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Bossäm With Riesling Ssäm Sauce

The spicy, savory, sour notes of Asian cuisine have long posed a puzzle to sommeliers—how to choose a wine that both complements and stands up to such intense flavors? When it comes to their table-spanning feast of Korean bossäm, Dana Frank and Andrea Slonecker are firm believers in Riesling. “The best match for the umami-rich pork and kimchi were the wines with a bit of residual sugar in them, no matter their origin,” note Frank and Slonecker in their book Wine Food, suggesting producers like Bellwether Wine Cellars, Ovum Wines, and Weingut Keller.

This recipe was inspired by Momofuku’s David Chang, who serves a version where the pork is slow-roasted for hours under a salt-and-sugar crust before guests dive in to build their own wraps. “This is a true feast that involves eating with your fingers, lots of napkins, and flowing, cold, fruity Riesling to keep your palate refreshed.”


  • Slow-Roasted Pork Shoulder
  • 1 whole bone-in pork shoulder, about 8 or 9 pounds
  • 1/2 cup kosher salt
  • 1/2 cup sugar
  • _________________________
  • Salted Cabbage Leaves
  • 1 head Napa cabbage, 3 or 4 pounds
  • About 5 Tbsp. kosher salt
  • _________________________
  • Riesling Ssäm Sauce
  • 1 bunch scallions, both white and green parts, thinly sliced
  • 3/4 cup Riesling
  • 1/3 cup dwenjang (Korean fermented soybean paste)
  • 1/4 cup gochujang (Korean red chili paste)
  • 1 Tbsp. unseasoned rice vinegar
  • 1 Tbsp. toasted sesame seeds
  • 2 tsp. toasted sesame oil
  • _________________________
  • On the Side
  • 1 lb. Little Gem or hearts of romaine lettuces, leaves separated, washed and dried
  • Herb sprigs, such as cilantro, mint and shiso
  • Sliced cucumbers
  • Sliced red chilies
  • Hoisin sauce
  • Kimchi
  • 4 cups steamed short-grain white rice
  • Tools:roasting pan, small bowl, large platter, large rimmed baking sheet,


Slow-Roasted Pork ShoulderPlace the pork shoulder in a large roasting pan. In a small bowl, stir the salt and sugar. Spread the mixture all over the pork, coating the top, bottom and sides. Cover tightly with plastic wrap and refrigerate for at least 6 hours and up to 24

Preheat the oven to 300 degrees F. Remove the pork from the refrigerator and pour off any juices from the bottom of the pan. Roast the pork, fat-side up, until the meat is pull-apart tender and a nice brown crust forms on the exterior, about 6 hours. Once juices have accumulated in the bottom of the pan, after about 1 1/2 hours, begin basting with the pan juices every hour or so.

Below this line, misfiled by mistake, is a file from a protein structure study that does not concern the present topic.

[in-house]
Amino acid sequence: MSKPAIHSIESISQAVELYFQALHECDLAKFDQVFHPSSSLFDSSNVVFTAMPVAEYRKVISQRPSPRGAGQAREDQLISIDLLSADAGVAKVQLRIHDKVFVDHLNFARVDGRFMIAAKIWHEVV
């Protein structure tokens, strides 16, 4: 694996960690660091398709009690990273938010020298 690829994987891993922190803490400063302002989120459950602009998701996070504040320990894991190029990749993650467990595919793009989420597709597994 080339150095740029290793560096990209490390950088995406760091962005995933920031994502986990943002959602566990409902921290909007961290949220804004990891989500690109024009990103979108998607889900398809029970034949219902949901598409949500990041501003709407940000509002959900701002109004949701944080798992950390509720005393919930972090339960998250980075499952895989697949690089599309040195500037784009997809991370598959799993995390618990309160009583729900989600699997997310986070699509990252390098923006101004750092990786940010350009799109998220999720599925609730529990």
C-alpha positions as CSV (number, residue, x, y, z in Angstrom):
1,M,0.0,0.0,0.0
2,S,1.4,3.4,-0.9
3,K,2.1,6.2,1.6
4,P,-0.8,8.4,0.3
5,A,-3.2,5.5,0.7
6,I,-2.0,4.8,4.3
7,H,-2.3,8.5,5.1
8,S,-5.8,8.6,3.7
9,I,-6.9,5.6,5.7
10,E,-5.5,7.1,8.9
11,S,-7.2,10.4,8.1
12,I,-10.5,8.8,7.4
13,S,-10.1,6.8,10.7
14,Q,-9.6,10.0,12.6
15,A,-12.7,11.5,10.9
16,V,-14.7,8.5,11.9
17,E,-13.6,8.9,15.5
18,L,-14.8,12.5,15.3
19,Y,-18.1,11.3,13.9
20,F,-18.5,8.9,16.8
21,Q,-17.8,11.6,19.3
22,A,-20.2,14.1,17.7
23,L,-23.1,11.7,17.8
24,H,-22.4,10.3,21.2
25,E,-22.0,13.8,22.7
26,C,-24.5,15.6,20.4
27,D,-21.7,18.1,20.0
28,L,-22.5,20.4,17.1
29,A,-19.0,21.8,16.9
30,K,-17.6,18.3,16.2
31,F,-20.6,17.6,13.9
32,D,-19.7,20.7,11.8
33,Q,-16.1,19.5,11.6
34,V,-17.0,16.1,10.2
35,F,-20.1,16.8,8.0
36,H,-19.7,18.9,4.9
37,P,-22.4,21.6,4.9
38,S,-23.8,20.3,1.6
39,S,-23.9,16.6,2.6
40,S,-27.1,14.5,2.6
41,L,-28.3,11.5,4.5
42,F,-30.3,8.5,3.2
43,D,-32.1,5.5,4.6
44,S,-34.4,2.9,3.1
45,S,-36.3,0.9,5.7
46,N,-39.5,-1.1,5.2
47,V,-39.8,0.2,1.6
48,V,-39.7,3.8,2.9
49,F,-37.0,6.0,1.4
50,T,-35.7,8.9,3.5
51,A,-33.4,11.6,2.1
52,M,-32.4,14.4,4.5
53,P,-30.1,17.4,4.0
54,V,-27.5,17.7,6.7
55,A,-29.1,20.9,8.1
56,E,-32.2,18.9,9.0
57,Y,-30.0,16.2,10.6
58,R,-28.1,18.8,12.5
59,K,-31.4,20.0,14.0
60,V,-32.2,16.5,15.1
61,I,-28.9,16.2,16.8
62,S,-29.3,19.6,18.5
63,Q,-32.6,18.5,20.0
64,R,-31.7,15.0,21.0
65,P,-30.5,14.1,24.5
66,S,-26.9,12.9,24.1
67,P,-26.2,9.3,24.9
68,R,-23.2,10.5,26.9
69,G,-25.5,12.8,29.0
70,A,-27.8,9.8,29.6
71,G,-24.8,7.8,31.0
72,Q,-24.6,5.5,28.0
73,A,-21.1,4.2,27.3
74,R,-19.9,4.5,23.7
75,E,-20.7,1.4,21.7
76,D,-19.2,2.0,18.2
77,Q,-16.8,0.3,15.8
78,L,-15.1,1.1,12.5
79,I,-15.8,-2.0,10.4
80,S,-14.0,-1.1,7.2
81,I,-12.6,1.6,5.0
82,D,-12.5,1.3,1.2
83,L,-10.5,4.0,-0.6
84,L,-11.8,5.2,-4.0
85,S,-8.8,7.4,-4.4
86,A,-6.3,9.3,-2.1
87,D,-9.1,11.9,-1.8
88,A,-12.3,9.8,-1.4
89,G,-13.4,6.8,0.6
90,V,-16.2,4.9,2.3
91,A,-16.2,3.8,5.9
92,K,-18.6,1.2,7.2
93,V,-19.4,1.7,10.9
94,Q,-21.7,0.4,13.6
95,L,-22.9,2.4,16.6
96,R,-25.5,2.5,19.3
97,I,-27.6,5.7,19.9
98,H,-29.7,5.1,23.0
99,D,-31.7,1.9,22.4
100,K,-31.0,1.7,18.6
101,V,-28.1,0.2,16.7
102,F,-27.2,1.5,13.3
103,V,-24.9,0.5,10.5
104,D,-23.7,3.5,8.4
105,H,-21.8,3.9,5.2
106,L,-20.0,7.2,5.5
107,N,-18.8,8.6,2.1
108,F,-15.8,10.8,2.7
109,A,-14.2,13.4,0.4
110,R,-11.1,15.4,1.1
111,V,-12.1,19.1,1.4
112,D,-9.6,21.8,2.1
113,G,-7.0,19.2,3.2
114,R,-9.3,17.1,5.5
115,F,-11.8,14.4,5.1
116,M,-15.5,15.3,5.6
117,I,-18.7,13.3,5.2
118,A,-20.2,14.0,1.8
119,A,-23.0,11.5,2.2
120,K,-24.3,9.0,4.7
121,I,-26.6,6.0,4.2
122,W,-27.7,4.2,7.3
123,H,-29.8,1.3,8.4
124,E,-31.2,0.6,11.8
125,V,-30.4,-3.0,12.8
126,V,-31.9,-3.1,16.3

After removing from the oven, transfer the roast to a large platter, cover loosely with foil, and set aside at room temperature for up to 1 hour before serving.

Salted Cabbage LeavesTrim the bottom of the head of cabbage and separate the leaves. Reserve the larger outer leaves and the smaller innermost leaves for another purpose, such as kimchi. Layer the medium-size leaves on a large rimmed baking sheet, sprinkling each leaf evenly with a generous dusting of salt between each layer. Set aside at room temperature until the leaves are wilted and pliable and have given up some of their liquid, about 2 hours. Rinse the leaves well under cold water to remove excess salt, then pat dry. Wrap the leaves in plastic wrap and refrigerate for up to 1 day.

Riesling Ssäm SauceIn a small bowl, whisk the scallions, Riesling, dwenjang, gochujang, vinegar, sesame seeds and sesame oil. The sauce will keep, covered, in the refrigerator for up to 3 days.

To ServeArrange the salted cabbage leaves, lettuce leaves, and fresh herb sprigs on a large platter. Put the ssäm sauce, sliced cucumbers and chilies, and hoisin sauce in small bowls, and the kimchi and steamed rice in medium bowls. Place the pork shoulder in the center of the table with two large forks for shredding the meat from the bone. Let everyone build their own wraps, filling the salted cabbage and fresh lettuce leaves with shredded meat and accompaniments.

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